When making homemade hummus using the puree function, the machine sufficiently pureed the canned chickpeas along with the tahini, lemon juice, and other spices. I loved that I didn’t have to use the tamper at all. Like with most blenders, however, it was tough to get all of the hummus out of the jar once ready to serve, requiring that I stealthily maneuvered around the blades to scoop out every last bit.
For hot soup, you’ll benefit most by using a recipe that involves roasting vegetables first, then adding them to cold cream, broth, and/or other liquid ingredients. I tried two types of soup: one with potatoes that I only needed to blend while already hot and another to blend while cold using the soup mode. The soup mode runs for six minutes and 45 seconds, first blending the soup then heating it to just under boiling.
I first tried the Variable Control Speed with already heated soup, just to puree the cooked potatoes to get that creamy consistency. It’s important not to blend any potato-based soup (or any potato dish, for that matter) for too long or it will become gummy and inedible. I didn’t need to, though. After just a few seconds (really!) at Variable Speed 1 or 2, it was the perfect consistency.
Later, I used another cold soup mixture and the soup function to see how well it would heat up. It worked beautifully, first pureeing at a high speed than heating, which was evident through the steam coming from the top. Once done, I carefully removed the lid and the soup was slightly bubbling, making it the perfect temperature to pour and chow down right away.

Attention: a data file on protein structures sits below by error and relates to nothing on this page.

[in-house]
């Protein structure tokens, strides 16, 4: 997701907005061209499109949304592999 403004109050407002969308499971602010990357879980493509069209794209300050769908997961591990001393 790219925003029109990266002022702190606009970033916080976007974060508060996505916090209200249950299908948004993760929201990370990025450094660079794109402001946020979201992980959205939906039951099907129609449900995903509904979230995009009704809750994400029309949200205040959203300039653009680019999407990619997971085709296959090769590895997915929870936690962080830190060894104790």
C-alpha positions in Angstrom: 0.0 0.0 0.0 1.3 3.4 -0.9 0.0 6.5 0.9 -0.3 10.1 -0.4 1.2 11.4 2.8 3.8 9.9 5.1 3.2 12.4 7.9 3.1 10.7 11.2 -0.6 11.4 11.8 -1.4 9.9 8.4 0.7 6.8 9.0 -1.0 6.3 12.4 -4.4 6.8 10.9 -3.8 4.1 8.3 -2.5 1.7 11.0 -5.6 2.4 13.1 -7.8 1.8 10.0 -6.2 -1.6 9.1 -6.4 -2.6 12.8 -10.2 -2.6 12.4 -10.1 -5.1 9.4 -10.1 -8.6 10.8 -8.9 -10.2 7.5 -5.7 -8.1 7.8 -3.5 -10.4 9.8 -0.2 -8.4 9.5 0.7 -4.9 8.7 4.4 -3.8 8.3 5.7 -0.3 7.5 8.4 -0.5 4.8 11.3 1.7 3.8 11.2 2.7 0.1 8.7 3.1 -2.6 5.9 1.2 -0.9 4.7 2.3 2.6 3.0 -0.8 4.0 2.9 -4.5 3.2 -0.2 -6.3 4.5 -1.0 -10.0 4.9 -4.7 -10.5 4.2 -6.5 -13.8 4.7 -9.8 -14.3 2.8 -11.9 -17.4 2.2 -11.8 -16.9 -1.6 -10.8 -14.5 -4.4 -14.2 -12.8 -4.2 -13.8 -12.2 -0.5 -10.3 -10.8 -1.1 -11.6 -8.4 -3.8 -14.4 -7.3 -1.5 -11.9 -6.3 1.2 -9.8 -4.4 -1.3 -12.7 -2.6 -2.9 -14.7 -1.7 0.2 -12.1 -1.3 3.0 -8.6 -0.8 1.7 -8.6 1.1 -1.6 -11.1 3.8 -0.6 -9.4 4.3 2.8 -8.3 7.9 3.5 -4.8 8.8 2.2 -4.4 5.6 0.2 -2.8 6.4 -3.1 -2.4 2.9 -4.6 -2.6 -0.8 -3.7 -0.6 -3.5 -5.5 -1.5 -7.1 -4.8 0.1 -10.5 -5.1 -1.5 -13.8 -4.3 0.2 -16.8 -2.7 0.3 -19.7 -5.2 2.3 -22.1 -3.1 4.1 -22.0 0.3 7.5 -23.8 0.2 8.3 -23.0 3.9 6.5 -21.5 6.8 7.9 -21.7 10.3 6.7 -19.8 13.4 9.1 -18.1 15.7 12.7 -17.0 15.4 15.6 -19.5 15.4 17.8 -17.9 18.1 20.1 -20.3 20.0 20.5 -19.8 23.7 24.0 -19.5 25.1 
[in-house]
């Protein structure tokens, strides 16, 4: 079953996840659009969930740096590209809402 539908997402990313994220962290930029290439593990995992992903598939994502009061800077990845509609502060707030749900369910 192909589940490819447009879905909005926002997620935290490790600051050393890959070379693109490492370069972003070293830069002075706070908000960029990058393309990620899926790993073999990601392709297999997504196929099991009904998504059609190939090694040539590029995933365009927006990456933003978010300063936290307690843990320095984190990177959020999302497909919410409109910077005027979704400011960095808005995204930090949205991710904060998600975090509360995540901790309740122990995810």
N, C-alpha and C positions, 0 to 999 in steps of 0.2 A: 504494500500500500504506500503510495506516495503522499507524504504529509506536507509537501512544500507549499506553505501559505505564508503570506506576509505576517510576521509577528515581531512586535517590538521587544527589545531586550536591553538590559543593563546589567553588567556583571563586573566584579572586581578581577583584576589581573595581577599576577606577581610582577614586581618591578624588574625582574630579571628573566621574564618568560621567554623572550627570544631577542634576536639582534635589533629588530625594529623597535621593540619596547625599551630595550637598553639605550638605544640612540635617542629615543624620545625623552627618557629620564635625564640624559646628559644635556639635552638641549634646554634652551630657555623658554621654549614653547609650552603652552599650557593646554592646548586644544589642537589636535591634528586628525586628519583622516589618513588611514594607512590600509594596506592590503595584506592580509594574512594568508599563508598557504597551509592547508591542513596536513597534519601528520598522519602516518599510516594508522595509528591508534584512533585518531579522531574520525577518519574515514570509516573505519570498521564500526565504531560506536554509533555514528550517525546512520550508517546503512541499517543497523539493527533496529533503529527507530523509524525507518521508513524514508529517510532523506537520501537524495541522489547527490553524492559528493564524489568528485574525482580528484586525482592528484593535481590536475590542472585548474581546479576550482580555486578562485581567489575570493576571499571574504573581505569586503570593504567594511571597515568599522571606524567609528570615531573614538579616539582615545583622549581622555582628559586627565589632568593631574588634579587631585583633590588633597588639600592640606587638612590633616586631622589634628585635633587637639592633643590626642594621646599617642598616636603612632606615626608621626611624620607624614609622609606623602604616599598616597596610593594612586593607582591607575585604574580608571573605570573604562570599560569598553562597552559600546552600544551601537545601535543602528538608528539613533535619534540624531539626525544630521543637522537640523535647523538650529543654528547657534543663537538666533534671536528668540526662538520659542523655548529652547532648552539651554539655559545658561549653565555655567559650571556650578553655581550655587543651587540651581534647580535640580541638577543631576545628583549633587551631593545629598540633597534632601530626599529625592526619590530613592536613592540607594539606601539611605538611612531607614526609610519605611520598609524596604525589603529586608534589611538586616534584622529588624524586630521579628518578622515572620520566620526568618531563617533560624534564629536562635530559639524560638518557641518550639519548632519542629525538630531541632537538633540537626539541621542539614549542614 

One thing worth noting is that the blender jar stained quite easily, especially when making curry-based soup. If you are using ingredients that tend to stain, like turmeric, curry, or beets, make sure to wash the blender jar out immediately when you’re done. For tough stains, soak it overnight in a vinegar and water solution. For really tough stains, combine ¼ cup baking soda with a cup of vinegar, wait until it’s done foaming up (it will foam right to the top) then add two cups of water. Run this mix on the Soup function then rinse. If it really comes down to it, you can also resort to a bleach and water solution and let it soak for hours to get it back to looking like new.
Final thoughts on the Wolf Gourmet Pro Performance blender
This blender does it all, and the large and wide 64-ounce jar is great for those who like to make large quantities, whether it’s smoothies (or spiked drinks!) for gatherings or big batches of soup. It’s odd that, with such an elegant base and from such a high-end brand, you’d expect to get a glass jar.
Nonetheless, the Wolf Gourmet Pro Performance blender is an eye-catcher in any kitchen. And it’s more than just a blender. It’s a small cooking appliance, too. The power is mind-blowing: I imagine I could get smooth and creamy mashed sweet potatoes for a holiday dinner in literally seconds whereas it would take minutes in a regular blender.
I wasn’t happy with how easy the jar stained with certain ingredients, but if you can be mindful of cleaning it thoroughly right away after each use, you can keep it looking like new. And the handy accessories are perfect for those who love making things like homemade salad dressing, healthy dips, and even complex sauces that you can heat up right in the blender in addition to your basic smoothies and purees.
Check out the Wolf Gourmet Pro Performance blender at Best Buy Online.
Dad doesn’t eat enough vegetables, but he does like a good soup. Coconut milk, shallots, broccoli, spinach and a chili pepper would make a soup he would like!